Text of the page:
If anyone expected Al Franken to acknowledge political reality and withdraw from the race for the US Senate, they must have him confused with some other tax cheat. Instead of allowing the Minnesota DFL Party, the state’s Democratic affiliate, to find a candidate with a shot at beating incumbent Norm Coleman this fall, Franken instead announced that he has hired a new campaign manager, one with experience at unseating incumbents. But does she have experience with tax audits?
U.S. Senate candidate Al Franken has hired a new campaign manager with experience in helping a Democratic challenger unseat a Republican incumbent.
Stephanie Schriock is a Mankato native who got her start working for DFLers Mary Rieder in 1996 and former Congressman Bill Luther in 1998.
In 2006, she was campaign manager for Montana Democrat Jon Tester, who defeated incumbent Republican Sen. Conrad Burns.
This comes as a rare piece of good news for the national Republican Party. Coleman looked vulnerable this year even against Franken, until a series of revelations about tax fraud involving Franken hit the headlines. Franken didn’t pay taxes in 17 states, ducked a New York demand to cover his employees for workers comp, and had his corporation decertified by California for failing to meet its responsibilities in filing reports and taxes. Michael Brodkorb at Minnesota Democrats Exposed discovered almost all of the evidence for these stories and helped break them into the national spotlight.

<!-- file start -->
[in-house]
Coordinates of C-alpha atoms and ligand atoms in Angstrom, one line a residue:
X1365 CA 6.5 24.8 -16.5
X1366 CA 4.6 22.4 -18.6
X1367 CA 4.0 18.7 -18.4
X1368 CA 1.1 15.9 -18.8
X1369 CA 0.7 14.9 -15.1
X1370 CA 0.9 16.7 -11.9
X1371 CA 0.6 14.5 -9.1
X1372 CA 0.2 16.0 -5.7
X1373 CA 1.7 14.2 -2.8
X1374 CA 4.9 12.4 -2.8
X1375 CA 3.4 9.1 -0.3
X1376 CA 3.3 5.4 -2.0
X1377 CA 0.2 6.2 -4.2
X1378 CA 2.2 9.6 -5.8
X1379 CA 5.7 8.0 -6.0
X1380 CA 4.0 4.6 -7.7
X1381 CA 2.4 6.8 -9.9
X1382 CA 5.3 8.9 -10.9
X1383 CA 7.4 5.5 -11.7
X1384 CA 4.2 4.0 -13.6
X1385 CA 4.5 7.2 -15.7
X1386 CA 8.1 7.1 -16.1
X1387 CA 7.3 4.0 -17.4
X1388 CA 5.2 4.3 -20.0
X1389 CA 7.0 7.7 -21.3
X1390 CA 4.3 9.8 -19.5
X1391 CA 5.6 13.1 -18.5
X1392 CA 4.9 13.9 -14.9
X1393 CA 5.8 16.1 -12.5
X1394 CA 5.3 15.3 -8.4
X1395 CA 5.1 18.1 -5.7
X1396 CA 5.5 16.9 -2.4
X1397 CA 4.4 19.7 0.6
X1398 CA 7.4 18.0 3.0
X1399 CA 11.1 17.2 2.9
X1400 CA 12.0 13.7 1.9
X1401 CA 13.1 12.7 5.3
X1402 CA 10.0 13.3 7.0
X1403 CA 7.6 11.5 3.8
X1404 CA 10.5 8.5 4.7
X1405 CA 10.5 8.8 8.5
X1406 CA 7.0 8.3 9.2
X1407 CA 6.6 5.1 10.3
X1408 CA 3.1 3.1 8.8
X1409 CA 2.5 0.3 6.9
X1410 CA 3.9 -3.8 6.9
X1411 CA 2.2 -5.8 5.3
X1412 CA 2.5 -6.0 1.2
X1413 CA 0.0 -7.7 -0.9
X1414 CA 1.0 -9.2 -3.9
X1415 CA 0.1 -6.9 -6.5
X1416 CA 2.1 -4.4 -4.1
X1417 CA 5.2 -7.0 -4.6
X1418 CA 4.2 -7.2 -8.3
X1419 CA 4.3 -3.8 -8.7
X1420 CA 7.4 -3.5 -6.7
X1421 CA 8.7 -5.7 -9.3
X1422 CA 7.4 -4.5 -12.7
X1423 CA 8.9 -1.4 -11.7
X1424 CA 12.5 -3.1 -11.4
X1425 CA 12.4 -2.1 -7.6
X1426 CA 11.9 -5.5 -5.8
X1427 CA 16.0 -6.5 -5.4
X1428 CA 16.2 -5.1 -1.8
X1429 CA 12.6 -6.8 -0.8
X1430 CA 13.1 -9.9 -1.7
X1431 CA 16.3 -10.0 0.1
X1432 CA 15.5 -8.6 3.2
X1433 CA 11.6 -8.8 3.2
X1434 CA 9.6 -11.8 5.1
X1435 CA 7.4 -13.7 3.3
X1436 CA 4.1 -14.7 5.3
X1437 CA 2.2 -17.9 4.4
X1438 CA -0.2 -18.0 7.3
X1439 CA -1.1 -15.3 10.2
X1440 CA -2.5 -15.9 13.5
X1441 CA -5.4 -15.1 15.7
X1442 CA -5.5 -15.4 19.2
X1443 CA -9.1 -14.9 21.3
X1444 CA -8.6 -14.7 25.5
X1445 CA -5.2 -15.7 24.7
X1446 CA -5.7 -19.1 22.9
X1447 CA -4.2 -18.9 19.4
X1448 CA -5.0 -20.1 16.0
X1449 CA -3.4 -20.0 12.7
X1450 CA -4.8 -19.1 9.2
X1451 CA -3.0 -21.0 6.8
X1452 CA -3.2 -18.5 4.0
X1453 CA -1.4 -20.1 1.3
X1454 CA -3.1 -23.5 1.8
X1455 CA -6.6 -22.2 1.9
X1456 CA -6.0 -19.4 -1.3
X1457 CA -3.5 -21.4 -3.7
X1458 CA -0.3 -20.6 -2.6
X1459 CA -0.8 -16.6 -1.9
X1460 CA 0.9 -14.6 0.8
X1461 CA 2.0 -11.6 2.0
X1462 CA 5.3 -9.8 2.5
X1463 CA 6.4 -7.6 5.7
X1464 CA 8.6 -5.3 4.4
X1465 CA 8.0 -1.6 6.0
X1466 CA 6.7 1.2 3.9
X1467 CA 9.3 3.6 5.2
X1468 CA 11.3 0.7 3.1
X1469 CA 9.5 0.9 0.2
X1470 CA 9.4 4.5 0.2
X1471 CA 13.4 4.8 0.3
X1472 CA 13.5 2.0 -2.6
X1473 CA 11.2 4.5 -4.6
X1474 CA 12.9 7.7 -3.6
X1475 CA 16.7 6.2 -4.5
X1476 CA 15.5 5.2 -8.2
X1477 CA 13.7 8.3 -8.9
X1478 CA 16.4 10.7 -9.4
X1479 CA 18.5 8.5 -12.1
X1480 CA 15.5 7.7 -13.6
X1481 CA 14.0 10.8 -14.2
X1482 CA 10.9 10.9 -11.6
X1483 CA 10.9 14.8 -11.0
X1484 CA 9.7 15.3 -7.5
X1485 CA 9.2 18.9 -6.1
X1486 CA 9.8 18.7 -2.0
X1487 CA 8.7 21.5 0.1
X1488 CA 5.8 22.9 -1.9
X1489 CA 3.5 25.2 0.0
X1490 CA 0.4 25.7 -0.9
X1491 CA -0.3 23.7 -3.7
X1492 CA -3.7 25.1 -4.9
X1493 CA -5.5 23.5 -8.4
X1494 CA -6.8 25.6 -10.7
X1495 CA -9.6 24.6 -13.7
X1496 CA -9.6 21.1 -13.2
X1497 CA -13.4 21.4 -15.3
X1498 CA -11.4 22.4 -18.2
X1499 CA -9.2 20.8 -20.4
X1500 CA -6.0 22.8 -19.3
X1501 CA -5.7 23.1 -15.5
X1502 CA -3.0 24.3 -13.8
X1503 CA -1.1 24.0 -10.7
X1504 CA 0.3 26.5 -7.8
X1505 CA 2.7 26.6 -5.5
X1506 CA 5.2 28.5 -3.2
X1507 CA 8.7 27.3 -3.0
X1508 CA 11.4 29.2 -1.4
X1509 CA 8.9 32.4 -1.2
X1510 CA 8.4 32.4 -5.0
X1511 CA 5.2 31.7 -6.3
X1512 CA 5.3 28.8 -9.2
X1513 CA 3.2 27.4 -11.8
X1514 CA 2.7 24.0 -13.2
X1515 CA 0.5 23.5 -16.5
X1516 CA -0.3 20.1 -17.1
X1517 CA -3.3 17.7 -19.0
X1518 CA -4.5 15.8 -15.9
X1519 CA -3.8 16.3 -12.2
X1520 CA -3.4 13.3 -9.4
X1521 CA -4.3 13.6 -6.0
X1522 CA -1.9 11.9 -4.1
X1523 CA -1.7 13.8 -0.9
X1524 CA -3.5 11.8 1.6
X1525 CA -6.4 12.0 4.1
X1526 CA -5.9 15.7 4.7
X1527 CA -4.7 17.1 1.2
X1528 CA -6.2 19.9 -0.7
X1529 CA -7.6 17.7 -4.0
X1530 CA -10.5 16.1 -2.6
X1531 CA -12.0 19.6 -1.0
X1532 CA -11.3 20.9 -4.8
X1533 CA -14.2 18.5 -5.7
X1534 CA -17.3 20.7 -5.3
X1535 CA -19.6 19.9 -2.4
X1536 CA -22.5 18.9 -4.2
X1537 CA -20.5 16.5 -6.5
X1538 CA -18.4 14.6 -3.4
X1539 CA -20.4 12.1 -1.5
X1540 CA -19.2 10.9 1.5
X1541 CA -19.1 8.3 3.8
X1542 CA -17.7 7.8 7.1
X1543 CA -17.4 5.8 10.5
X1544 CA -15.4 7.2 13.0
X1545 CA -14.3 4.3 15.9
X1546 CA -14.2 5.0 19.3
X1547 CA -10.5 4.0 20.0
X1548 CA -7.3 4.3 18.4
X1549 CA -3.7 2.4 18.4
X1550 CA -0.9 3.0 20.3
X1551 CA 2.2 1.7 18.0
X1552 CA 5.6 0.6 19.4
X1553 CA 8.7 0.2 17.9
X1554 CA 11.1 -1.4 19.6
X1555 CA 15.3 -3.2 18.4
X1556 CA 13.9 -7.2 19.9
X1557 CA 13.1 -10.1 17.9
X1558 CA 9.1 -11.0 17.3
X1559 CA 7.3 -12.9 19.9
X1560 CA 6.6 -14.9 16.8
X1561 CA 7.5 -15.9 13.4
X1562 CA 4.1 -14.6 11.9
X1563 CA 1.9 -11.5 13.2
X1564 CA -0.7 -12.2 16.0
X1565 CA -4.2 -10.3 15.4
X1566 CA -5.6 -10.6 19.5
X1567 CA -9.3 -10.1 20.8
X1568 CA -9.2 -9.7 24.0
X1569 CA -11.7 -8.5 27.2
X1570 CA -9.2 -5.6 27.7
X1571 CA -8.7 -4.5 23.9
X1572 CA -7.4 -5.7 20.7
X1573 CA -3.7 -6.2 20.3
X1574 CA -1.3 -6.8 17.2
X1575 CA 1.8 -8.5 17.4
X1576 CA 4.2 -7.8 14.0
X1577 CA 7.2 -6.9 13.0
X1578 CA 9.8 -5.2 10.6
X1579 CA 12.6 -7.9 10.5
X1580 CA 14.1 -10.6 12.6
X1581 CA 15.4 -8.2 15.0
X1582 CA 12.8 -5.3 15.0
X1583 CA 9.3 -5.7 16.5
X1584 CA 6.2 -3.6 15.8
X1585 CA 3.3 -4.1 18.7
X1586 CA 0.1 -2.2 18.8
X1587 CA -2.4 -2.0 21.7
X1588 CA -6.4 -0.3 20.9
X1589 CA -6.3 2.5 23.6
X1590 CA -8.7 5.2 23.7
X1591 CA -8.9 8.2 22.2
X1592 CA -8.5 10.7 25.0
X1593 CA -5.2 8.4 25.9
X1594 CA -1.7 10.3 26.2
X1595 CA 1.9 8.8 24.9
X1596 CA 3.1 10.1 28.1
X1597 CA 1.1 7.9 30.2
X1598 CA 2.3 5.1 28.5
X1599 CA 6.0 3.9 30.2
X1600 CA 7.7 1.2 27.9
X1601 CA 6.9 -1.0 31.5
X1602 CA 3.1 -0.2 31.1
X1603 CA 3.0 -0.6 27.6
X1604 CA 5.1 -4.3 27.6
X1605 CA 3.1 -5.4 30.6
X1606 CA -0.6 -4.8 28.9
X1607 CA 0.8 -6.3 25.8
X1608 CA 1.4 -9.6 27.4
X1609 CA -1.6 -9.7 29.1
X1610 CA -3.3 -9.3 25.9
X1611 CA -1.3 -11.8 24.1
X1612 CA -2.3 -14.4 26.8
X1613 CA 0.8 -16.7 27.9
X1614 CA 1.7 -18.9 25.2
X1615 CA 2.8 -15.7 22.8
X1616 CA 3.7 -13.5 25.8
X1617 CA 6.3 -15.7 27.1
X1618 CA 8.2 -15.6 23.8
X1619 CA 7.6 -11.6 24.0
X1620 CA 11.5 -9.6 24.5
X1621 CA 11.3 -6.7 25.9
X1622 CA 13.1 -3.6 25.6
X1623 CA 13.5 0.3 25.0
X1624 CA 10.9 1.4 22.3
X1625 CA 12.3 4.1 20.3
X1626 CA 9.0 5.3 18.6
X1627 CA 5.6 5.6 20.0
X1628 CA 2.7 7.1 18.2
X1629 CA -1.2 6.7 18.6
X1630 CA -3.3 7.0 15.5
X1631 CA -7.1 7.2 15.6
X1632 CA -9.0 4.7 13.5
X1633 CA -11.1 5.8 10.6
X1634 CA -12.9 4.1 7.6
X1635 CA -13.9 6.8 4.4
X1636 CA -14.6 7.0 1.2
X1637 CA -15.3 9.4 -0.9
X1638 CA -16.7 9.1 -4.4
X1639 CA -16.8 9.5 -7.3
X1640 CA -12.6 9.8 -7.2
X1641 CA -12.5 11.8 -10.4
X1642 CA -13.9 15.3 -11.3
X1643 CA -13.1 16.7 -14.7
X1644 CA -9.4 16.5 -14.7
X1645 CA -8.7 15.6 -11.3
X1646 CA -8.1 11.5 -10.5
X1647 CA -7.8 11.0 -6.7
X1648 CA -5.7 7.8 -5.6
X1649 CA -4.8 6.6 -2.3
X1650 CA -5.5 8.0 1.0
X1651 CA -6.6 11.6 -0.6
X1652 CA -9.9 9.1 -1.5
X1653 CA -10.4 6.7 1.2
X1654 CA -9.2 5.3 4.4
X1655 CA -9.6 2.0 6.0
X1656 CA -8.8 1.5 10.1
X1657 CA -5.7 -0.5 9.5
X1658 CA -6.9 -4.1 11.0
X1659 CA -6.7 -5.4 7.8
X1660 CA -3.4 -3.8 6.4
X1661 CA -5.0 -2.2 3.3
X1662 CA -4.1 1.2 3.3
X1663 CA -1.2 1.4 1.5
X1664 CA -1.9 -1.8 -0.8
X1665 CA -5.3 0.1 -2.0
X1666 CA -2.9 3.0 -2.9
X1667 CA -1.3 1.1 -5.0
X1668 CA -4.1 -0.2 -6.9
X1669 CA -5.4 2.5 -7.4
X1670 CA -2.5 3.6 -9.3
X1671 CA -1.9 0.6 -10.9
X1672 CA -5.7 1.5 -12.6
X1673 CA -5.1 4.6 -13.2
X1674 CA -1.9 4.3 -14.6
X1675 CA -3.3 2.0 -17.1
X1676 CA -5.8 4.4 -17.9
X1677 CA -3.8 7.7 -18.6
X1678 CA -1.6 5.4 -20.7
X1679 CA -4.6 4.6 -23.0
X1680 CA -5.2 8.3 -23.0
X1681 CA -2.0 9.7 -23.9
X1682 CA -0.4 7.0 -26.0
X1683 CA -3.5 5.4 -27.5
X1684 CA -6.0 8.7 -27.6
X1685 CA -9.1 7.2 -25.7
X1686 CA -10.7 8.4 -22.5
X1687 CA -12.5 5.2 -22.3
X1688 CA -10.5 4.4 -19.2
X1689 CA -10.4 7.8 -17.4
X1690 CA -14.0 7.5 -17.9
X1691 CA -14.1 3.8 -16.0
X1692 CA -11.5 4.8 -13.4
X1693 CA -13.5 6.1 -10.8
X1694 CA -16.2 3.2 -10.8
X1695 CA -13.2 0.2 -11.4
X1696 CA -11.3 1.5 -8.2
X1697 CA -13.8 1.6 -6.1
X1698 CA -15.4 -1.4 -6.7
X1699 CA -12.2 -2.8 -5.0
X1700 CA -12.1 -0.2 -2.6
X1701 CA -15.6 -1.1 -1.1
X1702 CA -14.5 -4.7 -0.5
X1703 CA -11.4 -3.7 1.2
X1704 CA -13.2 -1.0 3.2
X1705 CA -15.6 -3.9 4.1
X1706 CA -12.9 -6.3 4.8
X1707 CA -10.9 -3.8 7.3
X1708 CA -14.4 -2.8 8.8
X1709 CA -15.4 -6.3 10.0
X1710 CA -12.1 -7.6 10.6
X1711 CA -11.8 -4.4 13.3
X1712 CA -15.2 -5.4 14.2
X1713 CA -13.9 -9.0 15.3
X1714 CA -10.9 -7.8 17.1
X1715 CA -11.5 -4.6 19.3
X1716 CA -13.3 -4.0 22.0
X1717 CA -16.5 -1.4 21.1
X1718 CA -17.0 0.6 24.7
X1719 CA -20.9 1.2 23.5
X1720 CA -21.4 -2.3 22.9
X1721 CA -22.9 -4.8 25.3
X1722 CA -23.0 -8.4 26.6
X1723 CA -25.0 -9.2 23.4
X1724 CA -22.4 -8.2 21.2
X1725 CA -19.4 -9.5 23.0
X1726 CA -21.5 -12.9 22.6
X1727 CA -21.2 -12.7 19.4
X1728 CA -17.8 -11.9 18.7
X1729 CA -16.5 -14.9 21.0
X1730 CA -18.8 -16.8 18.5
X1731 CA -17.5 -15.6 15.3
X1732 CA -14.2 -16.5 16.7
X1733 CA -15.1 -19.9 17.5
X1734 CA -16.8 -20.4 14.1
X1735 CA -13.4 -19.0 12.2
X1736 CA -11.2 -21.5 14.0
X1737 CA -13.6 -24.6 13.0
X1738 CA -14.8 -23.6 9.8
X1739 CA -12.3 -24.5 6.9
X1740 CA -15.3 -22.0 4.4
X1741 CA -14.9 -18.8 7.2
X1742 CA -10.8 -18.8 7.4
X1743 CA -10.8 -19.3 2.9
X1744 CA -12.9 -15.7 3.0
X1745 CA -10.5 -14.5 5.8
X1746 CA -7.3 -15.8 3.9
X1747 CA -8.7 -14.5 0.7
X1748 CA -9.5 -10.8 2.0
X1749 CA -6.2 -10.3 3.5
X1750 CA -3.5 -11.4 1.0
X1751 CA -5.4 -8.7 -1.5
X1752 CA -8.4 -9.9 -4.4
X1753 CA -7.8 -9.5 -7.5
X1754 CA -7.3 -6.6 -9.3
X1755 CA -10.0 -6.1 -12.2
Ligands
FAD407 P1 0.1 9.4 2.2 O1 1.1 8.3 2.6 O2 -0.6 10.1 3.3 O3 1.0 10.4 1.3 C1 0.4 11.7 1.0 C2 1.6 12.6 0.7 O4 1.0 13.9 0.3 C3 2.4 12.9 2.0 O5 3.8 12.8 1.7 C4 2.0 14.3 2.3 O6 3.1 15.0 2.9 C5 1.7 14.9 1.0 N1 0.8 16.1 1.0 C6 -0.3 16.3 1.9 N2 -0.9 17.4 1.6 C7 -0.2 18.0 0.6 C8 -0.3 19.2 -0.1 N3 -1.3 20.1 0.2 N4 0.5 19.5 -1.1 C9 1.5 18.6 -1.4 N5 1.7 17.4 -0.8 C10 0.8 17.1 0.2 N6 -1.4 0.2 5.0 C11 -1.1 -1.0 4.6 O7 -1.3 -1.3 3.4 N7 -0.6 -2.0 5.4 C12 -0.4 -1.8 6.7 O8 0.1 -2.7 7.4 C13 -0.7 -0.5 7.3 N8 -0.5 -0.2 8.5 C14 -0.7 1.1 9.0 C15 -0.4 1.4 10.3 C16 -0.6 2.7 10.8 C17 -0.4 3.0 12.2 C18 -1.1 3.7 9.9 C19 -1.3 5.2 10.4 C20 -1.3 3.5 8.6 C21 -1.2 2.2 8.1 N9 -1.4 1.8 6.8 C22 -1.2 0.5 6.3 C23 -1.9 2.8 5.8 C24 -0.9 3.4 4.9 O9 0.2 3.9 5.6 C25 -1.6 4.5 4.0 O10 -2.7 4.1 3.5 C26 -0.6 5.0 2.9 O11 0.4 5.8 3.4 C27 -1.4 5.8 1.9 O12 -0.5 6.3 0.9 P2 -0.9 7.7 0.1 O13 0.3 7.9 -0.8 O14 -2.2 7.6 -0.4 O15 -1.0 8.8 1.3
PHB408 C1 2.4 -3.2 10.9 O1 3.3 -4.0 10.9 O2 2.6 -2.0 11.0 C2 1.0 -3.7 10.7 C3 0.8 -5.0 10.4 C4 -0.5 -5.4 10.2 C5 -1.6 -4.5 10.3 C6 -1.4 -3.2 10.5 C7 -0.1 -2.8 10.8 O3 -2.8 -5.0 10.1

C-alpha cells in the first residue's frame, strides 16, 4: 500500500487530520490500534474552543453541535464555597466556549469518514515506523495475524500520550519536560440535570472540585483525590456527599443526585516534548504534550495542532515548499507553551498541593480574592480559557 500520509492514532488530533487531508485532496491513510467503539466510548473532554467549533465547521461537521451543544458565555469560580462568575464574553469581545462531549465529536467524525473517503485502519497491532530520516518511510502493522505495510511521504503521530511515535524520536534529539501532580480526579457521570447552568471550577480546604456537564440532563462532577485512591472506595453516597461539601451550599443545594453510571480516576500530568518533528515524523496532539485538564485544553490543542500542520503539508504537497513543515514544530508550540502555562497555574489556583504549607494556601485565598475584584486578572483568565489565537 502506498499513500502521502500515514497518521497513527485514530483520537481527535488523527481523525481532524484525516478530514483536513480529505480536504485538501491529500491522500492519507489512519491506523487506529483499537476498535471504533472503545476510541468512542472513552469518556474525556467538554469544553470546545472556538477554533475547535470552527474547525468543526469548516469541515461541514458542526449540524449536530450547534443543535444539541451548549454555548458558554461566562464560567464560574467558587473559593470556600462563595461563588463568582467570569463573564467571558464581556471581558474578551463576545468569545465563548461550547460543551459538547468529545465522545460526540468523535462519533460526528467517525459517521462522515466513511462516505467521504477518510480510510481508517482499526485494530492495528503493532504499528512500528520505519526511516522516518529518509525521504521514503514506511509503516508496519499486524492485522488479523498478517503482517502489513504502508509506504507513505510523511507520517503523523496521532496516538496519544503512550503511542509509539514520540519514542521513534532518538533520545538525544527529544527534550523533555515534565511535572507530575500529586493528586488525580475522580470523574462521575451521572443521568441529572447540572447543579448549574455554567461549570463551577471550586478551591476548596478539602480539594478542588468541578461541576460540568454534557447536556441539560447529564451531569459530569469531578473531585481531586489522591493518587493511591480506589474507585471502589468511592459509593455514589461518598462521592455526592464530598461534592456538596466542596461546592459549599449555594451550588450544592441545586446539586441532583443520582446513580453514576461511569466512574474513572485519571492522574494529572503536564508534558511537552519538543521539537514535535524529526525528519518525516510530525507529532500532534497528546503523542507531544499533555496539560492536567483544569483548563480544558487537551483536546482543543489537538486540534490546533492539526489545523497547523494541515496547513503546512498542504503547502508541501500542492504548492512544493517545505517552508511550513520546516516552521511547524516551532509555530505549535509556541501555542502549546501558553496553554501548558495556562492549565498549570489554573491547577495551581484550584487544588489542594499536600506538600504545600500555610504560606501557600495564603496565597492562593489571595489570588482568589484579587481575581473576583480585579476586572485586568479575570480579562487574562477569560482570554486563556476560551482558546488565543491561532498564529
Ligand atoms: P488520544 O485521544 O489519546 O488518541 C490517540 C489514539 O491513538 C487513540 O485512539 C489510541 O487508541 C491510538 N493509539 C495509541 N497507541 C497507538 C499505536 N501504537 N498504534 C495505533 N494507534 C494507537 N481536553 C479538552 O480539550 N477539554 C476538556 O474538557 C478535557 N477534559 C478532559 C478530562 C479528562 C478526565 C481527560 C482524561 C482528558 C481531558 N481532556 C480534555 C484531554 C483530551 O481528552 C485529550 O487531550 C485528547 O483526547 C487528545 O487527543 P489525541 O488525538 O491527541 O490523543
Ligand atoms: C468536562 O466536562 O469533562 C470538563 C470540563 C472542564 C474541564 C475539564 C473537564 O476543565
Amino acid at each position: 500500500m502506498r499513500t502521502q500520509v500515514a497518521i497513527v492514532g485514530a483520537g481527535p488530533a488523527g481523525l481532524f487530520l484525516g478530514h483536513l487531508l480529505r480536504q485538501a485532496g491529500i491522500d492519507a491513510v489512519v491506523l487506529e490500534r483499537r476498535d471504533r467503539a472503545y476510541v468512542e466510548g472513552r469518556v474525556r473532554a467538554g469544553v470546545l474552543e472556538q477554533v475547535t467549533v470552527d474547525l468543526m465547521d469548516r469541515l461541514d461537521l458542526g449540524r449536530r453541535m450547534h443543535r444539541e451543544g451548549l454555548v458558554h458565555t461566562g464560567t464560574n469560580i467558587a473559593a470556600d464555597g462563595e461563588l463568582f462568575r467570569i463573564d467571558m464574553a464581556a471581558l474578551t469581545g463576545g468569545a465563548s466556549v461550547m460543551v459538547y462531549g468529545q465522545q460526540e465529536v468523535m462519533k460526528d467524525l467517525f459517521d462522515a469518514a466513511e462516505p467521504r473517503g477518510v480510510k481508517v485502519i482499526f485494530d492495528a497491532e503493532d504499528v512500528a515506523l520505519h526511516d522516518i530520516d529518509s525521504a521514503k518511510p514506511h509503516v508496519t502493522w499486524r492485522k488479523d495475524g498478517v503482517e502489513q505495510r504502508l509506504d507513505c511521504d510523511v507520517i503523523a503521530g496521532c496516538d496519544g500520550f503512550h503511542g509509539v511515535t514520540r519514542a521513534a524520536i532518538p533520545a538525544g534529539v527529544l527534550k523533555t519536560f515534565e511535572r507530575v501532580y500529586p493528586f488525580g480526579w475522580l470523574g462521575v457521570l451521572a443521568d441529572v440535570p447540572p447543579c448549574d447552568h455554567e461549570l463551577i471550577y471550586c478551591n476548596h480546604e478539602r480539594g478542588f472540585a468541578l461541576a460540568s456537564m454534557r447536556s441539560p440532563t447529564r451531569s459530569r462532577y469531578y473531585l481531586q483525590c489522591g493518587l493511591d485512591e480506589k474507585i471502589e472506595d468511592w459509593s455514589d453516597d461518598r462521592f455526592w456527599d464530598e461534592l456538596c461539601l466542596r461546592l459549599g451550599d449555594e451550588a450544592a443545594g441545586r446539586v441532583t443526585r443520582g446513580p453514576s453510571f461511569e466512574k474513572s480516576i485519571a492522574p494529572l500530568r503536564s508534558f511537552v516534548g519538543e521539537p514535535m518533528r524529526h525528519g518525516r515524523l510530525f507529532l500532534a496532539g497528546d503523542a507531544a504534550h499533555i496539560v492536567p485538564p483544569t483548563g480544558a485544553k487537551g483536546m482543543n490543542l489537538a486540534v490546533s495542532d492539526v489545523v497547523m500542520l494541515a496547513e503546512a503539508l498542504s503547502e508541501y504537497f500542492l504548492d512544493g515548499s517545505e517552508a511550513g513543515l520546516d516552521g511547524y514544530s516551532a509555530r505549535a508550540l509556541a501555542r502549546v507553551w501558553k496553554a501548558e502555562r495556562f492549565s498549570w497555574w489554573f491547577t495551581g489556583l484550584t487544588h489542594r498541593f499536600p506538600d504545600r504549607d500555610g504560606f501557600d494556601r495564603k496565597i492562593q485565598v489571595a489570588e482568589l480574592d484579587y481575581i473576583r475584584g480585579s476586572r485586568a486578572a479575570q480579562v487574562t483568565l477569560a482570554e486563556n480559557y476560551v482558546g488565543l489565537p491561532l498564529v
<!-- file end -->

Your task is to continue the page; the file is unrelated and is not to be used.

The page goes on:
Since then, Franken has tried to downplay his tax violations, claiming ignorance of tax law. Even if one accepted that explanation, incompetence on such a grand scale doesn’t exactly cast Franken in the best light as a lawmaker. Franken has agreed to pay the back taxes owed in these states in order to avoid criminal prosecution, but has shifted blame to his accountant — and demanded that the accountant keep quiet and refrain from defending himself in public. That suggests that the incompetence explanation doesn’t amount to the whole story, and that Franken would like to keep the truth from the public.
The DFL has quietly looked for another candidate to endorse before its convention next month, hoping Franken would withdraw, but has come up empty thus far. Their only alternative at this time is Jack Nelson-Pallmeyer, an extremist professor at the University of St. Thomas who makes pretty much everyone to the right of William Ayers look like a Reaganite, including Franken. Either way, the result will be a rare walkover defense for a Republican in a battleground state in 2008.
Or … well, it could be worse:
The campaign slogan? Jesse: Because Minnesotans have short memories.